Maine’s three metropolitan areas all turned in poor economic performances in 2015.

Portland-South Portland-Biddeford posted the strongest growth for the year, with an increase in its gross domestic product of 1.4 percent, which ranked 199 out of the nation’s 382 metro areas, according to figures released Tuesday morning by the Bureau of Economic Analysis.

Bangor saw its GDP – a measure of the output of the metro area’s goods and services – rise by 1.0 percent last year, which was 236th fastest, while Lewiston’s economy shrank by 2.8 percent, a performance which left it ranked near the bottom of the metro areas at 370th.

Collectively, the output of metro areas nationally rose by 2.5 percent for the year, the bureau said.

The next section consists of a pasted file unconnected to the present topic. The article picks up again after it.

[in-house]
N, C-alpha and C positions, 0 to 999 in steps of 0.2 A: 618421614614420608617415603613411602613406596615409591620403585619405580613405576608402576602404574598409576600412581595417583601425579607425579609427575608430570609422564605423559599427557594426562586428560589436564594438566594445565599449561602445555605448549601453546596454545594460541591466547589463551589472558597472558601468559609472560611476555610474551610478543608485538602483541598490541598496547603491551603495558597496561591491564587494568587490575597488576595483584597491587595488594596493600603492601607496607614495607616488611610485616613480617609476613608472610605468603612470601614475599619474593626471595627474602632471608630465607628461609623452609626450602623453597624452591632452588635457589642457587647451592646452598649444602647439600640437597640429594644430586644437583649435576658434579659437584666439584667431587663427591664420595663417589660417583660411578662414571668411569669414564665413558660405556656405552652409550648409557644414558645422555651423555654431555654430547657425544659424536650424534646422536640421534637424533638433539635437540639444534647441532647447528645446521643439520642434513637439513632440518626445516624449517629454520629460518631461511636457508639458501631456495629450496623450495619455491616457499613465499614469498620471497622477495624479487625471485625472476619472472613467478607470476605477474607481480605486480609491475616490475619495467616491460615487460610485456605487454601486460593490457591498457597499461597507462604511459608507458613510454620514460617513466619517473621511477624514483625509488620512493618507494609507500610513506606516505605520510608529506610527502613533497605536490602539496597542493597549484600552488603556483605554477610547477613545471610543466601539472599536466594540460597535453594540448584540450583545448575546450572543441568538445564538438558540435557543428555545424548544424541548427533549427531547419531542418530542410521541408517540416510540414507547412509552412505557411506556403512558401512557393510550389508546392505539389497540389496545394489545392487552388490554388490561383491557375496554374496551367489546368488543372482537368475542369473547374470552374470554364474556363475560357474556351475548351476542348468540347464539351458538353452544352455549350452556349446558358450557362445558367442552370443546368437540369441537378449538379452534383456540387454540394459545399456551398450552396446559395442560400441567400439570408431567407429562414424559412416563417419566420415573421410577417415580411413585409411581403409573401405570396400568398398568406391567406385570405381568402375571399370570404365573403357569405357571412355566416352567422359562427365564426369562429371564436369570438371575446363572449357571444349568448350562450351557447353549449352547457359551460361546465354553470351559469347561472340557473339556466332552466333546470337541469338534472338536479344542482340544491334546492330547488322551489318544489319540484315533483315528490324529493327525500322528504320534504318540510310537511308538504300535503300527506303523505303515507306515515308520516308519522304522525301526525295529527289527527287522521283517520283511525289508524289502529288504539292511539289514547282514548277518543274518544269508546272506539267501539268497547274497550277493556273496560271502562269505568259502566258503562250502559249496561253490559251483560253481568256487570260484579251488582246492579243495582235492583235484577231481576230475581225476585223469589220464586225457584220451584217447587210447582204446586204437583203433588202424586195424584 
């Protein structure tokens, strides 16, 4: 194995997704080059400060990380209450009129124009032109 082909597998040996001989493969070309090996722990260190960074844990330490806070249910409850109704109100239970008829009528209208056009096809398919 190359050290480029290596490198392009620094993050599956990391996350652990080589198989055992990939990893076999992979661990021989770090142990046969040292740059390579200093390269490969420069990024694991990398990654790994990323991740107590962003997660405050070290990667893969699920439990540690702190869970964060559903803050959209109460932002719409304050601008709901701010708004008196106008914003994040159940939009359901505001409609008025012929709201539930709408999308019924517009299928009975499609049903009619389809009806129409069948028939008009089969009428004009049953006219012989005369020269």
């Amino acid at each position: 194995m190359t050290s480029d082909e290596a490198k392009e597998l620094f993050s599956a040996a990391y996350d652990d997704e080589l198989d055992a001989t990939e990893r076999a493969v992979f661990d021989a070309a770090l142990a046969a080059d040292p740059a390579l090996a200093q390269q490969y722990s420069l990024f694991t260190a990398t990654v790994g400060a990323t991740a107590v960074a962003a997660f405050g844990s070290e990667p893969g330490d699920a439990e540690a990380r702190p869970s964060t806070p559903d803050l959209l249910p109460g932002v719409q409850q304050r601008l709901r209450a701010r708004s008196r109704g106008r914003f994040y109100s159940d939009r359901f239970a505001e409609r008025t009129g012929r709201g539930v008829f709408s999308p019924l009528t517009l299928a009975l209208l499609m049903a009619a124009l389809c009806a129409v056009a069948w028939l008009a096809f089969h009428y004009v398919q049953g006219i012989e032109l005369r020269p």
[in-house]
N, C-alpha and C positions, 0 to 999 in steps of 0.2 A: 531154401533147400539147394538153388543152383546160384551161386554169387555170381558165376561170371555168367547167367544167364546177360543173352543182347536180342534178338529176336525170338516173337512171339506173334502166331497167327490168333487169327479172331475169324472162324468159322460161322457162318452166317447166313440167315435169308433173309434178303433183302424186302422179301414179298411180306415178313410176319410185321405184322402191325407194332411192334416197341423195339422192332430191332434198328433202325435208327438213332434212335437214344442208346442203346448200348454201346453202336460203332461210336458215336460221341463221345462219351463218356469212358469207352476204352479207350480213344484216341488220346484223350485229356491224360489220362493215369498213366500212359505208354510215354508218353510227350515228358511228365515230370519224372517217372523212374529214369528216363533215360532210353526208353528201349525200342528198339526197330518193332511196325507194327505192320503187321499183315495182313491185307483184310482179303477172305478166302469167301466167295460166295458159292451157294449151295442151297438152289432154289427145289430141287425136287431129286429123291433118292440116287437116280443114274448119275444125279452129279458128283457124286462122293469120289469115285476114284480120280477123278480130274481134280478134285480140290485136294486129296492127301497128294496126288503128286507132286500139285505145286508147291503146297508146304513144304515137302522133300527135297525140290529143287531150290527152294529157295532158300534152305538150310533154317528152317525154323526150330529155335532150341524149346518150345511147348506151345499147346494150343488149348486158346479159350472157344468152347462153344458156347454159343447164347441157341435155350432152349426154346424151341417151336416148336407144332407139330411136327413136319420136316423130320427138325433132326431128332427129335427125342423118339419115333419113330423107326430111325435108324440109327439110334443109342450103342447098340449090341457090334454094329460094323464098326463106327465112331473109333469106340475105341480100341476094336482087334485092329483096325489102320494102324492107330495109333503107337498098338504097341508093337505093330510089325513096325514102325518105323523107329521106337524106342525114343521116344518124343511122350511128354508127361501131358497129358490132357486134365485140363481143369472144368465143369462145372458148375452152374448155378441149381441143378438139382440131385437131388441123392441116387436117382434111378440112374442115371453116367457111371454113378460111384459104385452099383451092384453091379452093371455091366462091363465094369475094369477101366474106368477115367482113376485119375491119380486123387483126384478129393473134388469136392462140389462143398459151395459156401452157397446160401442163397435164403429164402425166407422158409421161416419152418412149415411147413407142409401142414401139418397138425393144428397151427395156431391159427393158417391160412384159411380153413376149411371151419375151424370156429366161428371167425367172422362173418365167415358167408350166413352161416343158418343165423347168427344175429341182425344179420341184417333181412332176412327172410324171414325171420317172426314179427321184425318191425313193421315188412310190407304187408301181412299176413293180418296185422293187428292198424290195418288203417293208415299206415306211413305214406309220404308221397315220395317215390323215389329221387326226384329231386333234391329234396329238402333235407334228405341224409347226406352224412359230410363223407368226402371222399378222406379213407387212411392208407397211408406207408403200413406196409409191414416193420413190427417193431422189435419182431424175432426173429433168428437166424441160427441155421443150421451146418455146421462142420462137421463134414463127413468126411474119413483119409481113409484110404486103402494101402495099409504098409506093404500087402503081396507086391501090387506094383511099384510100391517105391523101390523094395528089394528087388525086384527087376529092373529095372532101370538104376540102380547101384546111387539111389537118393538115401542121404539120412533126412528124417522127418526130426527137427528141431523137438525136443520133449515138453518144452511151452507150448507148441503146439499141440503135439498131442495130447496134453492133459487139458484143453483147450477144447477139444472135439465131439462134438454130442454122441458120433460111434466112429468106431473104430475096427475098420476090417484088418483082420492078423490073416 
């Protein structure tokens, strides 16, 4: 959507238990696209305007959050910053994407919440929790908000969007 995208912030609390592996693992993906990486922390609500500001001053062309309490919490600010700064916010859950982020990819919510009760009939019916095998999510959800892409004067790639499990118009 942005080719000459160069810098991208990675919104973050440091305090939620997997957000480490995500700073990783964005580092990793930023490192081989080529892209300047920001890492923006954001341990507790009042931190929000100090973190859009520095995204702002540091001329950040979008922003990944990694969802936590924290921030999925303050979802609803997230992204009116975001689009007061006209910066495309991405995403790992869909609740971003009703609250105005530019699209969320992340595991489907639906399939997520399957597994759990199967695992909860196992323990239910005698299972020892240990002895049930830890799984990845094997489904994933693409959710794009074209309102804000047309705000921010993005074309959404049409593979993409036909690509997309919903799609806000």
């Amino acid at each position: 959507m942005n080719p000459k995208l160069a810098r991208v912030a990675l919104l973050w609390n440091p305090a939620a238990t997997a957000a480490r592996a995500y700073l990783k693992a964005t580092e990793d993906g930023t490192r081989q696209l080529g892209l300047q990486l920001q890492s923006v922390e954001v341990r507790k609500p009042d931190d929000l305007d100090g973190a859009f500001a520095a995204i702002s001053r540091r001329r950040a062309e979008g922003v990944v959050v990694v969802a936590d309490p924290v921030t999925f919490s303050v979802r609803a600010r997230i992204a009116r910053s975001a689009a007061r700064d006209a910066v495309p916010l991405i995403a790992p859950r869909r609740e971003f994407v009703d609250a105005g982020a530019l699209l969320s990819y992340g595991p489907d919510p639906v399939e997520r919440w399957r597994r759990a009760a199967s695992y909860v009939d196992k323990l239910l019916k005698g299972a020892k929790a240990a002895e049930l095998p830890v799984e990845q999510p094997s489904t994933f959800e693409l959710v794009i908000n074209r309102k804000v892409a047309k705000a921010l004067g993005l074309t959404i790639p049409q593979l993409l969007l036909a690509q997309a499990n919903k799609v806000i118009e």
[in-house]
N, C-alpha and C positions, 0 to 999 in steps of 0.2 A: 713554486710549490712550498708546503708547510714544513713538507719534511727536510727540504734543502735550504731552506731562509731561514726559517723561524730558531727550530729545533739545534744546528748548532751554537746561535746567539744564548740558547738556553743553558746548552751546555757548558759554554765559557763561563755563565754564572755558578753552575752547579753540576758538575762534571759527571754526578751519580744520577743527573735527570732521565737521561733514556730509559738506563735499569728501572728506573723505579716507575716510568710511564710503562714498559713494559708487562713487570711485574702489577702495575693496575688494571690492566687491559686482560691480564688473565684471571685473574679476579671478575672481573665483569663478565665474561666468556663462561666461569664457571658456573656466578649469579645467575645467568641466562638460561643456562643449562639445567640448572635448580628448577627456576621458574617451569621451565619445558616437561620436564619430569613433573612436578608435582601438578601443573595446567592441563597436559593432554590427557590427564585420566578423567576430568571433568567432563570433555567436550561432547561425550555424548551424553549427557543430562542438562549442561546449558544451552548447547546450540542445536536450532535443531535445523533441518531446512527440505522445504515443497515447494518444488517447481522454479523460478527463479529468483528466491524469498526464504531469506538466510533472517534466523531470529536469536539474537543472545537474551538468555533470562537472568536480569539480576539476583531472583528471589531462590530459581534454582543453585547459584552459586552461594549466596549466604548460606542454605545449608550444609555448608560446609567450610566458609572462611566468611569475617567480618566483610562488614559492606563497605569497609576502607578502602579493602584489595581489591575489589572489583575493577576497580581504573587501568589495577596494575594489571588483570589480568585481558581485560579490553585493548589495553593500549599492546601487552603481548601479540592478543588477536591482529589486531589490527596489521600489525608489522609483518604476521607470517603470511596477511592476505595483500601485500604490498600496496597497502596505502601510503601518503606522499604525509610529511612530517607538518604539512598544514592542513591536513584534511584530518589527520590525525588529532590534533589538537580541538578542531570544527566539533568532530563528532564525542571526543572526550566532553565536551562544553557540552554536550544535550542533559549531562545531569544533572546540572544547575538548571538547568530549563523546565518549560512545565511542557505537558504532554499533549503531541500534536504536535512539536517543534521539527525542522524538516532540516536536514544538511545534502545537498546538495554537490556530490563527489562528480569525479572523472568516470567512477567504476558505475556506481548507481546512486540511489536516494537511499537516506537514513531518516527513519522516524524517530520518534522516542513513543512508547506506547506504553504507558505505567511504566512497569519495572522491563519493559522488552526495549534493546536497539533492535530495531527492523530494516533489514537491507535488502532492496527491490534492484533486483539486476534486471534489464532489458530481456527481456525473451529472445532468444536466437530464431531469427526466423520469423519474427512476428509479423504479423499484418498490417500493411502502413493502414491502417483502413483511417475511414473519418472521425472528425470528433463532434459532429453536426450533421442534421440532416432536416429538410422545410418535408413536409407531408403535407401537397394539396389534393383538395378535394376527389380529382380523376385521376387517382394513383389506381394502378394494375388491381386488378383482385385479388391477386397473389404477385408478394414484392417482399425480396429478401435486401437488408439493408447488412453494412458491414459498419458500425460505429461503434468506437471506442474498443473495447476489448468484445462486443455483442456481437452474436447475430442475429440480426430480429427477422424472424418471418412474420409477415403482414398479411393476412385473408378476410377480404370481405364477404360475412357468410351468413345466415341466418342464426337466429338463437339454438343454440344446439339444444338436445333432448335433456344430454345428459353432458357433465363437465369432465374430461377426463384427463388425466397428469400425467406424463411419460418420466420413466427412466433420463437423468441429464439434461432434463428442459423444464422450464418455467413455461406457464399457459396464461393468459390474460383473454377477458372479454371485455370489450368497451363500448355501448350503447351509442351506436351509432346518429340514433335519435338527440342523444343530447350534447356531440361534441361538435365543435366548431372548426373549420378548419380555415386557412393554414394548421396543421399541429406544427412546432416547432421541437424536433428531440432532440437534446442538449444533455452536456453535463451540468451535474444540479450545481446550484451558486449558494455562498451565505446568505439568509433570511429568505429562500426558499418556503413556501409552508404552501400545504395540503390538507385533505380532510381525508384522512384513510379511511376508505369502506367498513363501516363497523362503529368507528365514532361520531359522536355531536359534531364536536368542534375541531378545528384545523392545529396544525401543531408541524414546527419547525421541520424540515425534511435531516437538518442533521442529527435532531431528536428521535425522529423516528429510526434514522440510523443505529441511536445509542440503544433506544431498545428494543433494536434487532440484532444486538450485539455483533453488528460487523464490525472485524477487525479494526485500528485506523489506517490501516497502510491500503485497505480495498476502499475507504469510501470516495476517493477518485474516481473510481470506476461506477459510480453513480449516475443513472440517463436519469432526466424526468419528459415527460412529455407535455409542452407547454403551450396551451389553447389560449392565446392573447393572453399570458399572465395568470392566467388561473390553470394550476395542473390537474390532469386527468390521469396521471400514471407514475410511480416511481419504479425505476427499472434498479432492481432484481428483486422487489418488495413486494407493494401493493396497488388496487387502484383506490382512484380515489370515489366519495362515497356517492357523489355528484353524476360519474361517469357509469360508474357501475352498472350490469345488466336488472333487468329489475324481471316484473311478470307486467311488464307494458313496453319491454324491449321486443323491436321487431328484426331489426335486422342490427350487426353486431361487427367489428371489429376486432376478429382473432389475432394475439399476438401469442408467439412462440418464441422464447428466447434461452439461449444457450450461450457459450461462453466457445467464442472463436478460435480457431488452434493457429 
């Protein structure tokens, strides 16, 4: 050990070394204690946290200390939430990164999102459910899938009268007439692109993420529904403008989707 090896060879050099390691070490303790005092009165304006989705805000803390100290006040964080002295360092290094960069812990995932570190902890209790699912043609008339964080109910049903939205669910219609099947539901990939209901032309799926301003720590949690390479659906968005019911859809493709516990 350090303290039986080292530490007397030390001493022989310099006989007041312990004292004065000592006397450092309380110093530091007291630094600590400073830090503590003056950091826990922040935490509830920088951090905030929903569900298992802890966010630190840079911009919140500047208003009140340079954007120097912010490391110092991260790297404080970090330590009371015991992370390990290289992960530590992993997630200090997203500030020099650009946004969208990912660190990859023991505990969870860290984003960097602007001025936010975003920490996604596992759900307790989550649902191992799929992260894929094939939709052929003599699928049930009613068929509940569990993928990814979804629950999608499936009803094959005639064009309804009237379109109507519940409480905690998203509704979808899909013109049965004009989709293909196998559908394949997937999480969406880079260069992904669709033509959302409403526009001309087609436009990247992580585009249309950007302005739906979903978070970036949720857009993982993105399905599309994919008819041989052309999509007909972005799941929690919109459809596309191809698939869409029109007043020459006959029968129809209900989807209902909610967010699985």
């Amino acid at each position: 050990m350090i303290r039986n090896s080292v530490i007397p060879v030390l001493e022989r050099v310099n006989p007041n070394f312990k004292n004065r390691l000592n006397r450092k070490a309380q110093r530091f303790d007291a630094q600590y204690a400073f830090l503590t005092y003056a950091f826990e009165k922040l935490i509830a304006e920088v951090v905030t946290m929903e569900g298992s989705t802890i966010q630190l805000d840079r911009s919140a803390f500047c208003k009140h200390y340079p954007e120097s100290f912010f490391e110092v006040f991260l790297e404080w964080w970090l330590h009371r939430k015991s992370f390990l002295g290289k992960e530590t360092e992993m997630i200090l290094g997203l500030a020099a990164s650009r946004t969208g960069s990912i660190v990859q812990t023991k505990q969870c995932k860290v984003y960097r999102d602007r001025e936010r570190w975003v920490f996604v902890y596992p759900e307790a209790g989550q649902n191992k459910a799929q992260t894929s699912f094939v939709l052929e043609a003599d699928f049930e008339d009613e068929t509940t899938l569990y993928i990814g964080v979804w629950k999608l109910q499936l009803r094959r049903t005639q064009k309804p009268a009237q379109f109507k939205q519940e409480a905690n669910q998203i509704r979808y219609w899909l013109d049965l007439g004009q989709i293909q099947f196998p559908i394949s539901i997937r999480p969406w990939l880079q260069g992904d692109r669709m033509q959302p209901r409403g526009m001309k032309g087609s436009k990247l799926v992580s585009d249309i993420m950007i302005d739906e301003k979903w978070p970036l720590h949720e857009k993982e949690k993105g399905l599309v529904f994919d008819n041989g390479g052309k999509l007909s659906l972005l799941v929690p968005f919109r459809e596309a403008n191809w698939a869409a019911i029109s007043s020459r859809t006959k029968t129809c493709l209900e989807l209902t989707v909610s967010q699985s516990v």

Portland’s economy was the nation’s 88th largest among metro areas, with a GDP of $28.9 billion, the bureau said, up from $27.8 billion in 2014. Bangor’s economy was the country’s 275th largest, with a GDP of $5.9 billion last year, the report said, while Lewiston’s output of $4.1 billion was 340th largest.

Broken down by industry sectors, Portland’s economic output was boosted most by growth in finance, insurance, real estate, rentals and leasing and also education, health care and social assistance. Non-durable goods manufacturing, which is the manufacturing of goods expected to last fewer than three years, and the construction sector contracted most in Portland last year.

In Bangor, the trade and information sectors posted the strongest growth, while the transportation and utilities and education, health care and social assistance sectors contracted the most. In Lewiston, the natural resources and mining and professional and business services sectors grew the most last year, while the finance, insurance, real estate, rental and leasing and the transportation and utilities sectors contracted the most.